Rejoice School of Ballet is a non-profit dance school in East Nashville. The school, celebrating its 15th anniversary this year, serves nearly 100 dancers a year from diverse backgrounds. All students pay incomer-based fees for training, dance wear, and costumes.
The goal of Rejoice is to serve dancers from diverse backgrounds by hiring professional faculty to teach students who otherwise wouldn’t have access to quality ballet training, said Patricia Cross, executive director of Rejoice.
Rejoice is a client of The Neighborhood Empowerment Program, which is an initiative of the Center for Social Justice that seeks to equip and empower local nonprofits to maximize their work in serving our neighbors, said Jamie Casler, director of the J.V. Morsch Center of Social Justice.
Gordon has been working with Rejoice for about a year through the NEP. She consults with the board of directors, sets up committees and counsels Cross on business methods and efficiency.
“I have seen real impact on how businesses can address social injustices that exist in our world and have a positive effect just in restoring people to wholeness- both in individuals and the community and at large,” said Gordon.
She has energized the board members to do great work to support and promote Rejoice, said Cross.
“Trevecca sends Iris out in the community to walk alongside nonprofits who otherwise couldn’t afford that sort of help, and to have someone with her expertise and knowledge is an amazing gift,” said Cross. “Iris has brought in other local ministries that are using art to promote social justice, so we feel the event is going to be a great way to open people’s eyes to the importance of the arts and promoting social justice in the community.”
The event is open to all Trevecca students, faculty and staff, and neighboring community members.
“It would really serve as a positive exposure on how different arts are being used to empower and address social injustice and could broaden a student’s perspective on what they might be able to do to use their creativity to help address social issues as well,” said Gordon.
“The Art of Justice” will be on May 2 at 6:30 p.m. and on May 3 at 3 p.m. in Boone Business Building. Tickets are $8 and may be purchased here.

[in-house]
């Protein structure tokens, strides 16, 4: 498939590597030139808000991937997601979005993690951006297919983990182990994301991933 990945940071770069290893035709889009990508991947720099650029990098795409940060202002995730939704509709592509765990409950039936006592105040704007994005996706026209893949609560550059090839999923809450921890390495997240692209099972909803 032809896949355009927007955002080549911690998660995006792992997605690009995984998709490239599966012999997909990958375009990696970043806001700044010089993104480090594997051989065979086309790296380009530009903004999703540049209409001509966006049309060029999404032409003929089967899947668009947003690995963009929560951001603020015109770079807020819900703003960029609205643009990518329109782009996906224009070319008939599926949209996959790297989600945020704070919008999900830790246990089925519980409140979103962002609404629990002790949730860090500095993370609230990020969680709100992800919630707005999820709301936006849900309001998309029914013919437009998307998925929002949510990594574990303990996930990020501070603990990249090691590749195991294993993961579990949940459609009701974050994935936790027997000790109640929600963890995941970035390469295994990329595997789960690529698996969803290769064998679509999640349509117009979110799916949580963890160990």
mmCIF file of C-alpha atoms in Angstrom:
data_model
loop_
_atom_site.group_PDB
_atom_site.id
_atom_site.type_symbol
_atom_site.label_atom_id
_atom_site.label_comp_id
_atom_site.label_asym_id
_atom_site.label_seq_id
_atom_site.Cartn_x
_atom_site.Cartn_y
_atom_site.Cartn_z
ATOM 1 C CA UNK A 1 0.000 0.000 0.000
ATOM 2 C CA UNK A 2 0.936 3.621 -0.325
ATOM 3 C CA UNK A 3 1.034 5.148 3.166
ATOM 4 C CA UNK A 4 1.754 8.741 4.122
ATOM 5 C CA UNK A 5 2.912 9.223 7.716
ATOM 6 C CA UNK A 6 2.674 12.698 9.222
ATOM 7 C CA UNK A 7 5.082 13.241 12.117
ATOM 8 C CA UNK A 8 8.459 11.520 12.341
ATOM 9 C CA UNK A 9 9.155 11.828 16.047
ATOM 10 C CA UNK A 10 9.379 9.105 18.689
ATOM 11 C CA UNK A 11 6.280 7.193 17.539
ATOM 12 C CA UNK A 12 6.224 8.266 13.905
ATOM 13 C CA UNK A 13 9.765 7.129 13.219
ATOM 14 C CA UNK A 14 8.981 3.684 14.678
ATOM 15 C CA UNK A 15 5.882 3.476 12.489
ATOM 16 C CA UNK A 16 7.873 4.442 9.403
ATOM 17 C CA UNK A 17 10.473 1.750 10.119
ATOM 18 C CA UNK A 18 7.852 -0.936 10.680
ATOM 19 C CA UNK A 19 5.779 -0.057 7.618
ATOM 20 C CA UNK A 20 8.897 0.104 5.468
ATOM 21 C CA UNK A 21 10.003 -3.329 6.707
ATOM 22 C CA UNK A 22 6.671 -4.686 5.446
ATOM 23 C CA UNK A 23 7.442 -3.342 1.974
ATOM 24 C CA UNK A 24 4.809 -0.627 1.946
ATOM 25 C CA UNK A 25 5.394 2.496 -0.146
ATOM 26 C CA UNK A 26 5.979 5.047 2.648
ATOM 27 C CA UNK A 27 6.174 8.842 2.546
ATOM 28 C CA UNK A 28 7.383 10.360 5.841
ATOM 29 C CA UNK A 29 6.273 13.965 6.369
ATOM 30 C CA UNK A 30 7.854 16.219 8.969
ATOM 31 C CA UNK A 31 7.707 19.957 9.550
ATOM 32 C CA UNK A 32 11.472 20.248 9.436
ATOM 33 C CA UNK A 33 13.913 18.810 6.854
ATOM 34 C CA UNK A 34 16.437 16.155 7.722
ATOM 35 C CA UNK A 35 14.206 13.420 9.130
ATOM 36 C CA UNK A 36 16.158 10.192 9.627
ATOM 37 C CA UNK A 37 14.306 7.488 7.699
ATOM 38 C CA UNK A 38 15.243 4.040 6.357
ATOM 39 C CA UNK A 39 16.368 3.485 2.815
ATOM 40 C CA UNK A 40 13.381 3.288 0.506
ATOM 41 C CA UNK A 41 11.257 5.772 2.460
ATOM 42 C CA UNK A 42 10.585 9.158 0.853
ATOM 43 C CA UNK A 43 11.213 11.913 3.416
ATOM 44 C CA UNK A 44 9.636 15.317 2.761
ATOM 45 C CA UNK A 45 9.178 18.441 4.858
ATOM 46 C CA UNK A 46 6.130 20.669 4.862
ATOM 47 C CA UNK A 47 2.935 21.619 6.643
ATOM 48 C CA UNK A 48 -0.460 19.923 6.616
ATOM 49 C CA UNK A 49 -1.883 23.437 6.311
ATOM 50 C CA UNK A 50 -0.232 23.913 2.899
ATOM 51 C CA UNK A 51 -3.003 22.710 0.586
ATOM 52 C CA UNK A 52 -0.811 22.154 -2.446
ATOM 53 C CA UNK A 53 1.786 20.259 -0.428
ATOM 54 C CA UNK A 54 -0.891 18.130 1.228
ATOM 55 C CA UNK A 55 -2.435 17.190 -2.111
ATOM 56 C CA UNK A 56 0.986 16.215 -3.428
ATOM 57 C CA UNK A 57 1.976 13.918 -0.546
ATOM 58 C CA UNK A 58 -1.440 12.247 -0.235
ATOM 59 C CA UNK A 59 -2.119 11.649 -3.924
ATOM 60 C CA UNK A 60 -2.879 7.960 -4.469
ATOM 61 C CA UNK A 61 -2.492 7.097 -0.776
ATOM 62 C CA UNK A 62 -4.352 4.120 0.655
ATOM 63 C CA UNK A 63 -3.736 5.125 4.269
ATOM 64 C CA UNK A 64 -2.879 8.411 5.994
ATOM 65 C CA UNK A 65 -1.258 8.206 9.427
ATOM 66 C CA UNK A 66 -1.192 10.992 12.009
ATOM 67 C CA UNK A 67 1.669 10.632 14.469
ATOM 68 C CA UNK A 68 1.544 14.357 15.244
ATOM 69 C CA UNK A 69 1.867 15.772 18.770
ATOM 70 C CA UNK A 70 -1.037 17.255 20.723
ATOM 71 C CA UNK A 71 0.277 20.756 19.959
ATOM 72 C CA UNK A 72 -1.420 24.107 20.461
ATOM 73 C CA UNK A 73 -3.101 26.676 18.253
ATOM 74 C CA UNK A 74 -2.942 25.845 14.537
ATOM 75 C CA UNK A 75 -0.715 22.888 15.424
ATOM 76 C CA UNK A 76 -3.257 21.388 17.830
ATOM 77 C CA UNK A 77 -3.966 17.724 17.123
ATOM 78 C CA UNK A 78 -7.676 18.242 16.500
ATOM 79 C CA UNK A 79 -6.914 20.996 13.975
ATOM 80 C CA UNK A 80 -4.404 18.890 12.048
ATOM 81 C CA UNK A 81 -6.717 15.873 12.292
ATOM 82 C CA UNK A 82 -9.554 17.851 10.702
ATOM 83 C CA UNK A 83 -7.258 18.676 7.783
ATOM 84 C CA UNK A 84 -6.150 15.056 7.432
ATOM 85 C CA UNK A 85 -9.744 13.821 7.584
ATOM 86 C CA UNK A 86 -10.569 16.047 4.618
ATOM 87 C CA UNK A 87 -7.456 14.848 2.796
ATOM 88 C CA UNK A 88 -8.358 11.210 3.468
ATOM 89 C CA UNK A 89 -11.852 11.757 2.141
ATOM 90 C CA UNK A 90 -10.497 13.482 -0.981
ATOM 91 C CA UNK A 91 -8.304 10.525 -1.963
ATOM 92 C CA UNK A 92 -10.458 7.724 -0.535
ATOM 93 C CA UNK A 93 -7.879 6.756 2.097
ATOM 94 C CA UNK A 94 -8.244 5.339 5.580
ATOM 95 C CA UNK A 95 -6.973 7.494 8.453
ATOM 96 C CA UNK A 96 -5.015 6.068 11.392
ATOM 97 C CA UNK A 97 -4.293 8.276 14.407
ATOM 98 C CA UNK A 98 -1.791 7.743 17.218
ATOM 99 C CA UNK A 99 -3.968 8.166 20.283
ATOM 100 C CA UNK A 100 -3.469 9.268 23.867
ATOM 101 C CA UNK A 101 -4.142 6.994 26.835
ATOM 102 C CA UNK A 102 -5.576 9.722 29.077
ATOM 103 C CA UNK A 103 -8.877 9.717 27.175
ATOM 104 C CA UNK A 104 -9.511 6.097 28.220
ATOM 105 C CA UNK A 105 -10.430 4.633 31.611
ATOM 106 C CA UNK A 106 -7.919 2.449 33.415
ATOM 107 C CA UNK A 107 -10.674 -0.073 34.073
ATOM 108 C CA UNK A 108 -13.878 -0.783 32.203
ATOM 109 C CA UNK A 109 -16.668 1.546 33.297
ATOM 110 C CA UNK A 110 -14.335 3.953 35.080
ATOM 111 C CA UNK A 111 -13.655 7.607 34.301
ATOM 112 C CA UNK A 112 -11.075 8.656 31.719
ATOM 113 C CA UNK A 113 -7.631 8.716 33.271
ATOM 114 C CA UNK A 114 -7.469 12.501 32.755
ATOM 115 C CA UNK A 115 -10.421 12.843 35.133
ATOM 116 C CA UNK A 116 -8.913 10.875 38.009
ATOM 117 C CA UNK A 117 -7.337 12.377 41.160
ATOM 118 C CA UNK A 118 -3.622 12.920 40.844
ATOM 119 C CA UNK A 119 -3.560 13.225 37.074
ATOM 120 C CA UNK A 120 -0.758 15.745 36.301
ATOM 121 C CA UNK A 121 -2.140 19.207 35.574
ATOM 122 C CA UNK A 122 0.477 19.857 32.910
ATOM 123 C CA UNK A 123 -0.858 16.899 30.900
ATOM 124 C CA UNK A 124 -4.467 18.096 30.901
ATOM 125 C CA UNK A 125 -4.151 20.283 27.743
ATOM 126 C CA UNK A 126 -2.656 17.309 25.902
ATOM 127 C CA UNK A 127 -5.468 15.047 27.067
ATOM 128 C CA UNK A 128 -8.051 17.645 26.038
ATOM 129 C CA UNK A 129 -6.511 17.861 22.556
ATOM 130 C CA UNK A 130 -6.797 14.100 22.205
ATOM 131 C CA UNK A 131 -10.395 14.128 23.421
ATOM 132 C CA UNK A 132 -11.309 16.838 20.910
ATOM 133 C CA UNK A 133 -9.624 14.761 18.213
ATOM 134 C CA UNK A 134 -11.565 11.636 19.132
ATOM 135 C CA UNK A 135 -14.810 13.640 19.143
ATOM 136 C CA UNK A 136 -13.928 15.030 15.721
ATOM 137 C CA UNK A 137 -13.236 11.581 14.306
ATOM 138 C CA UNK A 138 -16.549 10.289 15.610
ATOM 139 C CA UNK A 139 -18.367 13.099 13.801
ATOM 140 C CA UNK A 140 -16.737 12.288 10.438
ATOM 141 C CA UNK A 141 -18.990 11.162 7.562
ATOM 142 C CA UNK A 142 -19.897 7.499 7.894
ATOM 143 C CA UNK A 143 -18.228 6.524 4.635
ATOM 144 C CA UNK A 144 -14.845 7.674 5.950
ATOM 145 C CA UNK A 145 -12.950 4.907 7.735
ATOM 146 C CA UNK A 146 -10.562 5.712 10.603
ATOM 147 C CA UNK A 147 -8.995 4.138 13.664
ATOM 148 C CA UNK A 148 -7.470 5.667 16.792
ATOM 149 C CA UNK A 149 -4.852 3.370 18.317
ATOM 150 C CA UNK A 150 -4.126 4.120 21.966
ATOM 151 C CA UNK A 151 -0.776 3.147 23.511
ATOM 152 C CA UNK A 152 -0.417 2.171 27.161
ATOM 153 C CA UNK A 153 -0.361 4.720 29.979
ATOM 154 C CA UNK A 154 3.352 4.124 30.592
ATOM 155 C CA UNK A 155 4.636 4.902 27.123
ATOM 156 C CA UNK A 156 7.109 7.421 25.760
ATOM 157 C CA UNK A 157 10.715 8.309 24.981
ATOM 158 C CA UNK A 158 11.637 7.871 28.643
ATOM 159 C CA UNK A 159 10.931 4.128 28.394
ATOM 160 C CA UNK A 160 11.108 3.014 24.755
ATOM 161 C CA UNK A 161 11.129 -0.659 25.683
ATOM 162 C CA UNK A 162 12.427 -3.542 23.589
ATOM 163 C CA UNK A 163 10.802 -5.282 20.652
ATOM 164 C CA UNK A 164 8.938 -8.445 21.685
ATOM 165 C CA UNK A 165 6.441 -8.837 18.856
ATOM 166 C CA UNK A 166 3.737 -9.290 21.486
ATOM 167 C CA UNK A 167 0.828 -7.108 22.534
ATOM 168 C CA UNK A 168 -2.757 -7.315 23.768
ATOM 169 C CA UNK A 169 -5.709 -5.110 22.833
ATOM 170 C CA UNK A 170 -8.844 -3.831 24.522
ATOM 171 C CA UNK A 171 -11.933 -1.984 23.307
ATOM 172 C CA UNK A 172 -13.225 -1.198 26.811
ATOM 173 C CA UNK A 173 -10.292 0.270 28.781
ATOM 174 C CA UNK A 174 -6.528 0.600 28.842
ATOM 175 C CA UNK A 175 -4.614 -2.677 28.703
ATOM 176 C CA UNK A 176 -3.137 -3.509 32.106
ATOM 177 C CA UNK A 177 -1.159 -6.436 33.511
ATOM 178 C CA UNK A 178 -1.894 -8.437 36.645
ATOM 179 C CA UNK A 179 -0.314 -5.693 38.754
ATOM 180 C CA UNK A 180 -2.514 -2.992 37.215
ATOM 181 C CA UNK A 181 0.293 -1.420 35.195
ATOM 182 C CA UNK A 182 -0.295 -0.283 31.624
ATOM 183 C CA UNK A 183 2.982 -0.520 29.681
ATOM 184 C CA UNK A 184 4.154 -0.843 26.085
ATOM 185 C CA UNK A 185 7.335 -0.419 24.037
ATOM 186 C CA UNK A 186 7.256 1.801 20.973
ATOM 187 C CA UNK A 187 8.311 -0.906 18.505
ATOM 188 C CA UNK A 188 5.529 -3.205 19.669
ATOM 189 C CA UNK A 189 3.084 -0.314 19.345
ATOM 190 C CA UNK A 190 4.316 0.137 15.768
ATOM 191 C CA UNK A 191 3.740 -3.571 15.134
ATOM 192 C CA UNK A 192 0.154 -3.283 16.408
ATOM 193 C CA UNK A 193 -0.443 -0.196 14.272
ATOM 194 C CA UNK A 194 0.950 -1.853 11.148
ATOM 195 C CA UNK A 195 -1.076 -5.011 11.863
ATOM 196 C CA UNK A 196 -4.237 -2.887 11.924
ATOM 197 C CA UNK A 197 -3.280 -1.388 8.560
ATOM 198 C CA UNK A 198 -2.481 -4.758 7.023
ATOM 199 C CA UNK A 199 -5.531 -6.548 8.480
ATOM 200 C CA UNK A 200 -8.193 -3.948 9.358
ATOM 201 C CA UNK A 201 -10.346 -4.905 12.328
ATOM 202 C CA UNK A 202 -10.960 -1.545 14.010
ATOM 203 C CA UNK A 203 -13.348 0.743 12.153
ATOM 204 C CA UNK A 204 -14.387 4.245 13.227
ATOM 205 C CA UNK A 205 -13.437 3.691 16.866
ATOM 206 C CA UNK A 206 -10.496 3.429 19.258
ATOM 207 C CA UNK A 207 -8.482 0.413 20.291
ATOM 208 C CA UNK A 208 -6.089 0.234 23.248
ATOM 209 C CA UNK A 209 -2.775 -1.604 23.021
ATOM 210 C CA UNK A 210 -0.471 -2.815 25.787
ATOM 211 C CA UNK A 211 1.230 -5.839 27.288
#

By Griffin Dunn
More than 100 people attended the first annual Trevecca Urban Farm Barn Dance this weekend.
The dance was the first fundraiser held in the new barn on campus. The $5 entry fee was used to raise funds for future farm projects, said Jason Adkins, farm manager.
This video was originally posted on the website for the TrevEchoes, the student-run newspaper of Trevecca Nazarene University.
By Montgomery Sparrow
Carlson Grae is finding the Trevecca Urban Farm to be a great place to practice his faith while he’s earning his master’s degree in religion.
Grae, the part-time farm hand, joined the staff last fall.
He provides assistance to Jason Adkins, Trevecca’s environmental projects coordinator, with general activity on Trevecca’s Urban Farm and who also is a creative force to create programs to enlist more volunteers.
“I don’t know how I would run the farm without him. He is a creative thinker, a heavy lifter, and a hard worker.” Adkins said. “To be a farmer, you have to be a total person, and Carlson is one of those total people that you hope to come along.” Read the rest of this entry »
By Montgomery Sparrow
Local hand-made farm products are becoming increasingly available from the Trevecca Urban Farm.
The farm, mostly used as a lab for teaching environmental justice and farming practices, is making and selling more products thanks to a new part-time farmhand. Read the rest of this entry »
By Christy Ulmet
Last fall, five Trevecca students were given the task of creating a clean water project idea. The team, led by Stephens Hiland, senior communication studies major, prepared a model for a fundraiser, which will support Nazarene Compassionate Ministries’ Global Clean Water Fund.
Every Nazarene university and college was able to submit an entry for the project, but Trevecca’s group ended up winning, which gave them the funding needed for the school’s idea, which they titled “Drop by Drop.” Read the rest of this entry »
Trevecca President Dan Boone wants the church to not be afraid to talk to about human sexuality, and his latest book is an effort to help the conversation.
Human Sexuality: A Primer for Christians, will hit the stands next month.